Plasma Adiponectin Levels and Risk of Myocardial Infarction in Men
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CitationPischon, Tobias, et al. 2004. “Plasma Adiponectin Levels and Risk of Myocardial Infarction in Men.” JAMA 291 (14): 1730. https://doi.org/10.1001/jama.291.14.1730.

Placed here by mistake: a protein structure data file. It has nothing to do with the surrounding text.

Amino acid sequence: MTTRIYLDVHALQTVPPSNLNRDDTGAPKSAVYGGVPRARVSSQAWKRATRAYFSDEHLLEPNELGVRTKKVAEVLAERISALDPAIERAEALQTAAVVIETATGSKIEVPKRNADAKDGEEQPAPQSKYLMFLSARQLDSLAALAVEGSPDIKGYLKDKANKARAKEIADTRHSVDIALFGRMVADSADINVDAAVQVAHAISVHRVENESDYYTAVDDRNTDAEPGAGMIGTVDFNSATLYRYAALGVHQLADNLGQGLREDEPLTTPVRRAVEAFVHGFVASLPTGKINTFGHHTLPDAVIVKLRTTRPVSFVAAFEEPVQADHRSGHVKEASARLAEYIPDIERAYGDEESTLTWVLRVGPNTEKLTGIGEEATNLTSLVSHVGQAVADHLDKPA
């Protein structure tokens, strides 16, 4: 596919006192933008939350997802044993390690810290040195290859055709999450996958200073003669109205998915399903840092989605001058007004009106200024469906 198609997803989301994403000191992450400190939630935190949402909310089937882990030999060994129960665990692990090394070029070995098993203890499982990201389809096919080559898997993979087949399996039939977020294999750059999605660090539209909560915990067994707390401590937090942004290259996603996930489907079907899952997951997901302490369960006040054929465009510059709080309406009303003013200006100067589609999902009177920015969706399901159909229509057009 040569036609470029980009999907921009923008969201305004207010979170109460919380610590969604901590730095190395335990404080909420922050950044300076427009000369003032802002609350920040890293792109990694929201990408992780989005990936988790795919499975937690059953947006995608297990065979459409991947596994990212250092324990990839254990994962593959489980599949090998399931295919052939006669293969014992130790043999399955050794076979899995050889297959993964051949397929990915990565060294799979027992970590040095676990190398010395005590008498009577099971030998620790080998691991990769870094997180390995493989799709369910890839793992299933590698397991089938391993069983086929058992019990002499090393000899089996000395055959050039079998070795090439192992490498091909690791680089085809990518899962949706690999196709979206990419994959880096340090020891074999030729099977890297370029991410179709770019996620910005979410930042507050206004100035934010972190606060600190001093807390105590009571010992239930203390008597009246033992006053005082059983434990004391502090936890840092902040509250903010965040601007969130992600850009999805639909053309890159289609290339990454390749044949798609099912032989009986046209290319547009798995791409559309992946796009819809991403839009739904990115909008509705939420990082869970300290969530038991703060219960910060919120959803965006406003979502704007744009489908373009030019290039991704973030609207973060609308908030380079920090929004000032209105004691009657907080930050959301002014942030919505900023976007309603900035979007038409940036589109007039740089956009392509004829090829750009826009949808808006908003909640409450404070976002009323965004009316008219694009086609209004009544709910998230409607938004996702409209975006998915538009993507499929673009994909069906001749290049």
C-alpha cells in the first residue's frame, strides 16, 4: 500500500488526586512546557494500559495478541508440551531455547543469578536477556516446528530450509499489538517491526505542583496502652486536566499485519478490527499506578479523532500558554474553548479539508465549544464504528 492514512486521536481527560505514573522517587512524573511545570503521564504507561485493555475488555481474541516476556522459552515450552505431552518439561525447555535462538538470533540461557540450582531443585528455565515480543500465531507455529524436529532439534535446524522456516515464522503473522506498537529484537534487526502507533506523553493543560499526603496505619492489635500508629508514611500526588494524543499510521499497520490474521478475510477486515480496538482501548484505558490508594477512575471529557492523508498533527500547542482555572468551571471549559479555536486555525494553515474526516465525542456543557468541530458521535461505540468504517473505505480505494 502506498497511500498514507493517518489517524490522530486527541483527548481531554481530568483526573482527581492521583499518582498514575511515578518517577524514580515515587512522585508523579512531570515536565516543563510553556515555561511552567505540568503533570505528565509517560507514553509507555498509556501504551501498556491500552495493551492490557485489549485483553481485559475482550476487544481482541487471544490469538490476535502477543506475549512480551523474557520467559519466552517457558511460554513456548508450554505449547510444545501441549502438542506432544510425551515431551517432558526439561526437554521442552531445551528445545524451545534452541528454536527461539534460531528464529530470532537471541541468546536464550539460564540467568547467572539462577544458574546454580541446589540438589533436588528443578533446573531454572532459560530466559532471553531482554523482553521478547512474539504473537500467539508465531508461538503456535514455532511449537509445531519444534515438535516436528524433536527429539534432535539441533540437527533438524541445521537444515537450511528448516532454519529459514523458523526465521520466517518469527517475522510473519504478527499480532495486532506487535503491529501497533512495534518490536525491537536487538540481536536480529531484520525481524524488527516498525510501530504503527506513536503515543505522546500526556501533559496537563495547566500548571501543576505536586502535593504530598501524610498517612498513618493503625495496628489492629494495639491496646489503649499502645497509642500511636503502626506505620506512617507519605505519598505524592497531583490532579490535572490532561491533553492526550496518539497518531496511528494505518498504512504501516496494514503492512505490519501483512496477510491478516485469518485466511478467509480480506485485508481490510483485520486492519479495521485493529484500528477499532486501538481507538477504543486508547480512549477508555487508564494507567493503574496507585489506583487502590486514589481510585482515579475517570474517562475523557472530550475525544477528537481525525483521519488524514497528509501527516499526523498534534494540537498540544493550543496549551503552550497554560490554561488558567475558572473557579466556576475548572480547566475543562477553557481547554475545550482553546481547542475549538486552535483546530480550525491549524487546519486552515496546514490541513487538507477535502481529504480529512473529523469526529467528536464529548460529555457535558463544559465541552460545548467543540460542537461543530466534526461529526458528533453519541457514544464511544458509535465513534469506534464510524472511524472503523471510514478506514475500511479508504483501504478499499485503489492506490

AbstractContext Adiponectin, a recently discovered adipocyte-derived peptide, is involved in the regulation of insulin sensitivity and lipid oxidation and, purportedly, in the development of atherosclerosis and coronary heart disease in humans.Objective To assess prospectively whether plasma adiponectin concentrations are associated with risk of myocardial infarction (MI).Design, Setting, and Participants Nested case-control study among 18225 male participants of the Health Professionals Follow-up Study aged 40 to 75 years who were free of diagnosed cardiovascular disease at the time of blood draw (199371995). During 6 years of follow-up through January 31, 2000, 266 men subsequently developed nonfatal MI or fatal coronary heart disease. Using risk set sampling, controls were selected in a 2:1 ratio matched for age, date of blood draw, and smoking status (n=532).Main Outcome Measure Incidence of nonfatal MI and fatal coronary heart disease by adiponectin level.Results After adjustment for matched variables, participants in the highest compared with the lowest quintile of adiponectin levels had a significantly decreased risk of MI (relative risk [RR], 0.39; 95% confidence interval [CI], 0.23-0.64; P for trend <.001). Additional adjustment for family history of MI, body mass index, alcohol consumption, physical activity, and history of diabetes and hypertension did not substantively affect this relationship (RR, 0.41; 95% Cl, 0.24-0.70; P for trend <.001). Further adjustment for hemoglobin A(1c) or C-reactive protein levels also had little impact, but additional adjustment for low- and high-density lipoprotein cholesterol levels modestly attenuated this association (RR, 0.56; 95% Cl, 0.32-0.99; P for trend=.02).Conclusions High plasma adiponectin concentrations are associated with lower risk of MI in men. This relationship can be only partly explained by differences in blood lipids and is independent of inflammation and glycemic status.
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